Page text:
Supreme Court

Gorsuch and Kagan Clash Over Judicial Deference to the Administrative State

“It should have been easy for the Court to say goodbye to Auer.”


A major conflict is now underway on the U.S. Supreme Court between Justices Elena Kagan and Neil Gorsuch over the issue of judicial deference to the administrative state.

Their division centers in part on whether or not a contentious Supreme Court precedent, Auer v. Robbins (1997), should be kept in place by the justices or struck down in its entirety. In Auer, the Court held that when an "ambiguous" regulation promulgated by a federal agency is challenged in court, the judge or judges hearing the case should respect the expertise of the agency and its staff and therefore defer to the agency's interpretation of its own regulation. An agency's interpretation, the Court held in Auer, is "controlling unless plainly erroneous or inconsistent with the regulations being interpreted."

Last month, the Supreme Court decided a case that asked the justices to overrule Auer once and for all. Writing for a narrow majority in Kisor v. Wilkie, Justice Elena Kagan managed to save Auer from total destruction. "Auer deference retains an important role in construing agency regulations," Kagan wrote. "When it applies, Auer deference gives an agency significant leeway to say what its own rules mean. In so doing, the doctrine enables the agency to fill out the regulatory scheme Congress has placed under its supervision."

Critics of Auer deference argue that the doctrine is tantamount to judicial abdication, that it tells judges to stop doing their judicial duty. Kagan acknowledged those critics, but insisted that the doctrine, while deferential, does still have some teeth. "First and foremost, a court should not afford Auer deference unless the regulation is genuinely ambiguous. If uncertainty does not exist, there is no plausible reason for deference." According to Kagan, Auer "is a deference doctrine not quite so tame as some might hope, but not nearly so menacing as they might fear."

Justice Neil Gorsuch was not persuaded by Kagan's positive view. "It should have been easy for the Court to say goodbye to Auer," Gorsuch wrote. Not only does Auer require judges "to accept an executive agency's interpretation of its own regulations even when that interpretation doesn't represent the best and fairest reading," but the precedent also "creates a 'systematic judicial bias in favor of the federal government, the most powerful of parties, and against everyone else.'"

Gorsuch also challenged Kagan's claim that the Auer doctrine has some judicial teeth. On a daily basis, Gorsuch wrote, federal judges "reach conclusions about the meaning of statutes, rules of procedure, contracts, and the Constitution. Yet when it comes to interpreting federal regulations," he continued, "Auer displaces this process and requires judges instead to treat the agency's interpretation as controlling even when it is 'not…the best one.'"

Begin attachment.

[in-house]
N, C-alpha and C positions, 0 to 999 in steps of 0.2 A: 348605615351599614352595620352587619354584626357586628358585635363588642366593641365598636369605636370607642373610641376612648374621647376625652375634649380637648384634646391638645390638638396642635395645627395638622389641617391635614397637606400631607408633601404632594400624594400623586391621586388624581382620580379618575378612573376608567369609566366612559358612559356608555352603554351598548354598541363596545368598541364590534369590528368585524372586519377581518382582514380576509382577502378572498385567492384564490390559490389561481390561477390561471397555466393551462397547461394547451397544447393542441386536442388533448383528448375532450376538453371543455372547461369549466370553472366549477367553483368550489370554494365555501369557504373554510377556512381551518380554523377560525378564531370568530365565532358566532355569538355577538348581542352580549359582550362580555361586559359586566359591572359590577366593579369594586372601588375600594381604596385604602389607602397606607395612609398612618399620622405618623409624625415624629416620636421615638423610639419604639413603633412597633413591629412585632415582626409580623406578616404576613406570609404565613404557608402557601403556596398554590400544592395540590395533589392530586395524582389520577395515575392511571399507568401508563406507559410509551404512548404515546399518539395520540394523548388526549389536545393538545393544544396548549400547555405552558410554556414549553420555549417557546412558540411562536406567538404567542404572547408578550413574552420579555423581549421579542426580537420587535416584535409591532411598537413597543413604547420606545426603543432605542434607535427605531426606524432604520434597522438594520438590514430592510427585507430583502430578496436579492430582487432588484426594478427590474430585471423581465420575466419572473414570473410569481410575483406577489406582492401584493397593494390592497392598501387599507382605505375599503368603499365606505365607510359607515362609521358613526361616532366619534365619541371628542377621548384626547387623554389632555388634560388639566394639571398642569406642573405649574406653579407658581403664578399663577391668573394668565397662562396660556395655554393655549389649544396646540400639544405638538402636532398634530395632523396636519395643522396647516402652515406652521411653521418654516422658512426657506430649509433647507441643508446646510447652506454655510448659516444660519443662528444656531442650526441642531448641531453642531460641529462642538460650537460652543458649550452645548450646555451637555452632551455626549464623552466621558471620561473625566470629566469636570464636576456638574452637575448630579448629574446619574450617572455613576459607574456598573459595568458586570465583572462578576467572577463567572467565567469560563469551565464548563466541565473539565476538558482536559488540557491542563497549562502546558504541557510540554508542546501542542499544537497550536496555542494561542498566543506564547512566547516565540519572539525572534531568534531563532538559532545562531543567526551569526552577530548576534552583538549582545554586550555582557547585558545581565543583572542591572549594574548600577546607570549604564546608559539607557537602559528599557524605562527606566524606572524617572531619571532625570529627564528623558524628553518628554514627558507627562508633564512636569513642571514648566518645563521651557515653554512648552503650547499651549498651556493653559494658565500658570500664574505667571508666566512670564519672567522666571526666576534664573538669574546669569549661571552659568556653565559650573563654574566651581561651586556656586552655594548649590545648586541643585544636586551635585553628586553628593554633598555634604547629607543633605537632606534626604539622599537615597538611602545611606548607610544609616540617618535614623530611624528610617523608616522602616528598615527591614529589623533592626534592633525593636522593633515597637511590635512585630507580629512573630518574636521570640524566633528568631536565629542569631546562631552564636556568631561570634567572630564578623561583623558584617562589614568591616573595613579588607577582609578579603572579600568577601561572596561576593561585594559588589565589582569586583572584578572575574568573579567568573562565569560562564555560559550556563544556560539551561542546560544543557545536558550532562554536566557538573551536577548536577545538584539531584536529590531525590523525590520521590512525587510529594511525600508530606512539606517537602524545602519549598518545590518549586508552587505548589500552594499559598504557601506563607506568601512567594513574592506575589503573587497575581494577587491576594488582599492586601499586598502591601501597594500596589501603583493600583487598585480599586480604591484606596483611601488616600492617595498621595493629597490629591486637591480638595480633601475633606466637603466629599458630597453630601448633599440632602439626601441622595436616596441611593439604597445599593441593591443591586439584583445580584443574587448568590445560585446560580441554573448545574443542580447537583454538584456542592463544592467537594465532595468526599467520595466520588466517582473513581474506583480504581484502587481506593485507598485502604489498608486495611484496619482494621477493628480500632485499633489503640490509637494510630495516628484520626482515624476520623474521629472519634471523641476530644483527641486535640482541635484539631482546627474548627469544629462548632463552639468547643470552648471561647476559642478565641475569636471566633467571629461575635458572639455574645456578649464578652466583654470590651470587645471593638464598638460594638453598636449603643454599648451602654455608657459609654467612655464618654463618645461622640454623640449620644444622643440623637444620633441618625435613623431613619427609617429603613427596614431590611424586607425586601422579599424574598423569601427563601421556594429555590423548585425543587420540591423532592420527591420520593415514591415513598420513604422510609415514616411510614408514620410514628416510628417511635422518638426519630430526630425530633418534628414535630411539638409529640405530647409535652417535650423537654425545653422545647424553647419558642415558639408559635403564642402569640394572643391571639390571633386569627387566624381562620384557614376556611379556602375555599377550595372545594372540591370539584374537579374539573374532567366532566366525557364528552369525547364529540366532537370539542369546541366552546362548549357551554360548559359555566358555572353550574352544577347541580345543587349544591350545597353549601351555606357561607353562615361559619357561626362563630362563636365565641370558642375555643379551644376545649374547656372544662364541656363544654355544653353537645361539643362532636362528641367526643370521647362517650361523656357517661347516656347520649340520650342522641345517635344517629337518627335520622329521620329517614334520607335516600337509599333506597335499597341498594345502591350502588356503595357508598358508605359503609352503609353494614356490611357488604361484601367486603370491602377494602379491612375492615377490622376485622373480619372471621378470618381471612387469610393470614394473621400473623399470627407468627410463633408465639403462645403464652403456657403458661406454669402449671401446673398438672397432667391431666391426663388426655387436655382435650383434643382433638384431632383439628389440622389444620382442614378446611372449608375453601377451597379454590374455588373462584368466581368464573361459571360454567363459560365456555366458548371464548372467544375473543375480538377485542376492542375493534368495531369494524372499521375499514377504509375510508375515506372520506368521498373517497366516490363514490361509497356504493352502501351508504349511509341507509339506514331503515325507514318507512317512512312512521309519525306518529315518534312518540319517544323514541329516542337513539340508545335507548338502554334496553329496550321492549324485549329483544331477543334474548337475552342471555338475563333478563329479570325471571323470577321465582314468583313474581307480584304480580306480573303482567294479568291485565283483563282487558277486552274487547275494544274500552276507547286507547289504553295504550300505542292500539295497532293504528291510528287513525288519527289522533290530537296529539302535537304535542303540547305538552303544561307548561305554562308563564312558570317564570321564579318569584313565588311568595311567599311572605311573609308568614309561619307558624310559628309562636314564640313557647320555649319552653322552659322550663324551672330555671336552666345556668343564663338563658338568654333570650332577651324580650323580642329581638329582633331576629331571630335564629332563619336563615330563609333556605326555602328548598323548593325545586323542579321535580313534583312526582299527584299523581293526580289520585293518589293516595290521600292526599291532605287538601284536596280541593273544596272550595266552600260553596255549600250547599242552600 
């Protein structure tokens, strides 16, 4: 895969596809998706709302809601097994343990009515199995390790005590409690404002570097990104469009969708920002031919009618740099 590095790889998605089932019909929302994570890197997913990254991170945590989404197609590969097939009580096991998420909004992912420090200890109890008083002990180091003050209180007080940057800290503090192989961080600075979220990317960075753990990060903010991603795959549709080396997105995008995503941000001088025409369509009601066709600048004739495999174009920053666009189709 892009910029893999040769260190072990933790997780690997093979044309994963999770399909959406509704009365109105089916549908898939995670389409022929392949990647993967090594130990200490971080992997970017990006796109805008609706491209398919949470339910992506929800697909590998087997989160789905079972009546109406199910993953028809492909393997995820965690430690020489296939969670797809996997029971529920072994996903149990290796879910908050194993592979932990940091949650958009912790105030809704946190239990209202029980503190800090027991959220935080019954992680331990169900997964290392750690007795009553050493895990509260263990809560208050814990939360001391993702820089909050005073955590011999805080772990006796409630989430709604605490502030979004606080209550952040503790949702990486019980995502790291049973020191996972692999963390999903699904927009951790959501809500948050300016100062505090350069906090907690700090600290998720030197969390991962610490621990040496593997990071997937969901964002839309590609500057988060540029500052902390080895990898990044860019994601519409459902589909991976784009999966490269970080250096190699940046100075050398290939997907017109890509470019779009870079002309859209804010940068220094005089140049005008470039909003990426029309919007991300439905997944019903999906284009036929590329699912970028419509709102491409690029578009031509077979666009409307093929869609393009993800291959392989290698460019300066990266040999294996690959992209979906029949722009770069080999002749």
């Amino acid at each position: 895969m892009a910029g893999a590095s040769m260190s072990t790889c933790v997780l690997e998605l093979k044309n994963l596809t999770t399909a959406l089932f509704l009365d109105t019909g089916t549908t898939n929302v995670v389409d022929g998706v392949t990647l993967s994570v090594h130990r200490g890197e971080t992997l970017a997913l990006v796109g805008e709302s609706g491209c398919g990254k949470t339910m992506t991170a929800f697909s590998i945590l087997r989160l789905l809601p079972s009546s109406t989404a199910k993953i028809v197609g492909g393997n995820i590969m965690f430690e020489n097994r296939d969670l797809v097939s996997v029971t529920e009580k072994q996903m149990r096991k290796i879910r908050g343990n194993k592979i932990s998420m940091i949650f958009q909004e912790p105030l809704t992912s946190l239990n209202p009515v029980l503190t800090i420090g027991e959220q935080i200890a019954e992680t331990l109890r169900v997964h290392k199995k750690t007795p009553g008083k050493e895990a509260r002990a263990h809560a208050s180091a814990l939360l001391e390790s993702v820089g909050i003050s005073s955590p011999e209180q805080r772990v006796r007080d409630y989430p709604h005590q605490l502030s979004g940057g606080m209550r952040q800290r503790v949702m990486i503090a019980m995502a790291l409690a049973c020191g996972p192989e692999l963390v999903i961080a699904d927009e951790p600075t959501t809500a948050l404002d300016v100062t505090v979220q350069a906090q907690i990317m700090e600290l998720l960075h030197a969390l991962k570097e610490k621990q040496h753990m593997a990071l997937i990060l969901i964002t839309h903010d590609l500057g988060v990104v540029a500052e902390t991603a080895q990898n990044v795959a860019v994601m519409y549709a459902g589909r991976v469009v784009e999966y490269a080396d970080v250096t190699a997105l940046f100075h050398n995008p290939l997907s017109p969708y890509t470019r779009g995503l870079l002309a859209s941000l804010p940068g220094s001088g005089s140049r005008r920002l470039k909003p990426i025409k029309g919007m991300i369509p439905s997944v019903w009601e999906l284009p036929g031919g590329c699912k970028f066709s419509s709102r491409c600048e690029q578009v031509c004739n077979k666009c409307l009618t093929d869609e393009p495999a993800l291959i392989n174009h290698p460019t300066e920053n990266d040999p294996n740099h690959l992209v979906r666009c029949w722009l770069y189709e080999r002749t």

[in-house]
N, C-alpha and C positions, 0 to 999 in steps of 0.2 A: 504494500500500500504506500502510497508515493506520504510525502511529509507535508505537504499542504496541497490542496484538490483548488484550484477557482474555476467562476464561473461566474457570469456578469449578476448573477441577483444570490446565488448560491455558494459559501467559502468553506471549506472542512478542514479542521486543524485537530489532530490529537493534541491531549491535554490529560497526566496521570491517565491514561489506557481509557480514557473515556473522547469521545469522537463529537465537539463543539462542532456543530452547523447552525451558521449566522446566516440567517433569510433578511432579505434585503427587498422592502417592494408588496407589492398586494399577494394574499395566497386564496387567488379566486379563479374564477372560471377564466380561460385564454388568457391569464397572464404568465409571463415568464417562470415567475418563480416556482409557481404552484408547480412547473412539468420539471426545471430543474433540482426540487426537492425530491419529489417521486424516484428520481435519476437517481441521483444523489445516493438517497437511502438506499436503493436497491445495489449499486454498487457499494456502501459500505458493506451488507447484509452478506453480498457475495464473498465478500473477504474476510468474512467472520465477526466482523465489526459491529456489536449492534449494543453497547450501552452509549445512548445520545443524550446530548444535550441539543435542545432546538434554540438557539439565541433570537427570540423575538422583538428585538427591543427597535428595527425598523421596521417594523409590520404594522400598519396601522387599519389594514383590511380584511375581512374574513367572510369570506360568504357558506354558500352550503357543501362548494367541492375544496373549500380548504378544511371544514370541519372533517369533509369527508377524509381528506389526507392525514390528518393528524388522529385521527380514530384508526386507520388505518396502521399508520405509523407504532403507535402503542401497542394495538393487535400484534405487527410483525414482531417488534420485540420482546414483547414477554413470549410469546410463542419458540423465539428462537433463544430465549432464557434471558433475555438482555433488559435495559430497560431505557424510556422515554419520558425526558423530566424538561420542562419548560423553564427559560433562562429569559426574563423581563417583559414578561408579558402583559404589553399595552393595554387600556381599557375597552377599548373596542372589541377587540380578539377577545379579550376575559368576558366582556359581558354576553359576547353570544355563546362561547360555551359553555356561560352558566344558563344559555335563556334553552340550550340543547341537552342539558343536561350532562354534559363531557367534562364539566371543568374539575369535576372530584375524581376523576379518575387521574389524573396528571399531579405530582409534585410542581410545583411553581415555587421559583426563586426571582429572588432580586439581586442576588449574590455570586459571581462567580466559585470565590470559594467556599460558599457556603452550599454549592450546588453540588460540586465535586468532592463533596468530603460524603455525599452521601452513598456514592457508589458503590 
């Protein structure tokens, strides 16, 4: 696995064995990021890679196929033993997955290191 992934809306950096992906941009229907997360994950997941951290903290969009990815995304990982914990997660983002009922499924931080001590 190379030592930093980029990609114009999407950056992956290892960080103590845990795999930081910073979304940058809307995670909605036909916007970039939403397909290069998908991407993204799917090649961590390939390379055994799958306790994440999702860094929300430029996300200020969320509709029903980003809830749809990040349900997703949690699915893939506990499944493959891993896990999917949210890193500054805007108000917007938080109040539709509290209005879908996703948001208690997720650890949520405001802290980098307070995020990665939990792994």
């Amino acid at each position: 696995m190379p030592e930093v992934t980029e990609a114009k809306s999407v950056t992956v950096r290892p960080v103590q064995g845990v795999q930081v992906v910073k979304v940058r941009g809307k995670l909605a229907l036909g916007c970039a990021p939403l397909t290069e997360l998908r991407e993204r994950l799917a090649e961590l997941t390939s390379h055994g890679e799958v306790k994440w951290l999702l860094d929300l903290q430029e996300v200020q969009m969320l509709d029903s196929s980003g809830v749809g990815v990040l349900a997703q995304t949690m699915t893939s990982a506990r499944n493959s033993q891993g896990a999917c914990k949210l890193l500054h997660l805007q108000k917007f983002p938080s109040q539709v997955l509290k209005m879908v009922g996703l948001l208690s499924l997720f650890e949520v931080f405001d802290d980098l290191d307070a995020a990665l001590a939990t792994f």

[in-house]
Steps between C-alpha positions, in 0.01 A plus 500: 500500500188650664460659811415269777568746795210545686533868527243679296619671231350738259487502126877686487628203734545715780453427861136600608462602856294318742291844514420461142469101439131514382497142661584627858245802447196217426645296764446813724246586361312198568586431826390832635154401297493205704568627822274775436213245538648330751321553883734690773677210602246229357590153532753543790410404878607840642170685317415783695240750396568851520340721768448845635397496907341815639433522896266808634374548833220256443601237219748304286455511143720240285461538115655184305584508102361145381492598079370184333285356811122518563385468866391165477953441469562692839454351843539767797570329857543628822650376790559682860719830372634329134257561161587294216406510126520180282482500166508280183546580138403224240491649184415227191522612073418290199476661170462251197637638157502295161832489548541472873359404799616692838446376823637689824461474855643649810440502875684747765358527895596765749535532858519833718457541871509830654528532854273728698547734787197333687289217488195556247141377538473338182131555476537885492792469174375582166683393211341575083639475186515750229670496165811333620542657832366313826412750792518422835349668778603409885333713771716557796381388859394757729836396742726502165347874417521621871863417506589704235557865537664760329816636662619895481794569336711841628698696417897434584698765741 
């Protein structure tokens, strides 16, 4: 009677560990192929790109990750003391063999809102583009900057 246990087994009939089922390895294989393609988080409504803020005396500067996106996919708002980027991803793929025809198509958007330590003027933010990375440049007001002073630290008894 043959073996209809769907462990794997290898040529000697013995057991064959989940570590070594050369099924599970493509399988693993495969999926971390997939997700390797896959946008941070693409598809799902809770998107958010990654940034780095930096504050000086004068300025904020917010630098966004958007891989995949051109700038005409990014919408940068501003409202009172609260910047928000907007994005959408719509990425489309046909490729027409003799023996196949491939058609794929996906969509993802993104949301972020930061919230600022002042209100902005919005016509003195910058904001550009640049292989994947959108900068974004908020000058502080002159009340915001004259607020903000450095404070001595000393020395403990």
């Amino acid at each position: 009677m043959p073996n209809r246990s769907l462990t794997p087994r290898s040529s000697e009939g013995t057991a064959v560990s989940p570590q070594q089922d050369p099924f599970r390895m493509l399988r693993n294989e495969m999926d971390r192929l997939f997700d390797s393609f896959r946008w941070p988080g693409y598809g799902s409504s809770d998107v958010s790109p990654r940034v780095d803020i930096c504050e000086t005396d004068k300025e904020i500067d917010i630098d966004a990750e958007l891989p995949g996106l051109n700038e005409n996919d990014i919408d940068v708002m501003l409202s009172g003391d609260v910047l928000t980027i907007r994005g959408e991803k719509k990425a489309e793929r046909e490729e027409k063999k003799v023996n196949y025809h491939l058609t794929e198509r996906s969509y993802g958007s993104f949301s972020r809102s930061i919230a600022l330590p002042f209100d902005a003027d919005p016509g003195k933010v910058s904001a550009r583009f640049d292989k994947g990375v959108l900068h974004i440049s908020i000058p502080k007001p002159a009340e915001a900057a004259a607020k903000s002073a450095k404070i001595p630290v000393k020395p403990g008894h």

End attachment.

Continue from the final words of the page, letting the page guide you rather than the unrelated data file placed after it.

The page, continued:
It is no surprise that Kagan and Gorsuch are now squaring off over this particular issue. In their respective pre-SCOTUS careers, the two figures basically stood on opposite sides of the same general debate.

For example, in a 2001 article for the Harvard Law Review, Kagan, who was then a Harvard law professor, made the case for broad judicial deference not only to federal agencies, but also to those presidents who seek to wield extensive influence over federal regulators. As an example of this phenomenon in action, she pointed to President Bill Clinton:

Faced for most of his time in office with a hostile Congress but eager to show progress on domestic issues, Clinton and his White House staff turned to the bureaucracy to achieve, to the extent it could, the full panoply of his domestic policy goals. Whether the subject was health care, welfare reform, tobacco, or guns, a self-conscious and central object of the White House was to devise, direct, and/or finally announce administrative actions—regulations, guidance, enforcement strategies, and reports—to showcase and advance presidential policies. In executing this strategy, the White House in large measure set the administrative agenda for key agencies, heavily influencing what they would (or would not) spend time on and what they would (or would not) generate as regulatory product.

Under Kagan's view, the courts should generally extend the same deference to such presidential behavior as the courts already extend to the regulatory agencies.

Gorsuch, by contrast, established himself as a critic of judicial deference to the administrative state while serving as a judge on the U.S. Court of Appeals for the 10th Circuit. In his 2016 concurrence in Gutierrez-Brizuela v. Lynch, for example, Gorsuch challenged the notion that judges should defer to an agency's interpretation of an "ambiguous" federal statute. "Under any conception of our separation of powers," Gorsuch wrote, "I would have thought powerful and centralized authorities like today's administrative agencies would have warranted less deference from other branches, not more."

In sum, when the next big case testing the bounds of judicial deference to the administrative state reaches the Supreme Court, it will be Kagan and Gorsuch drawing the battle lines.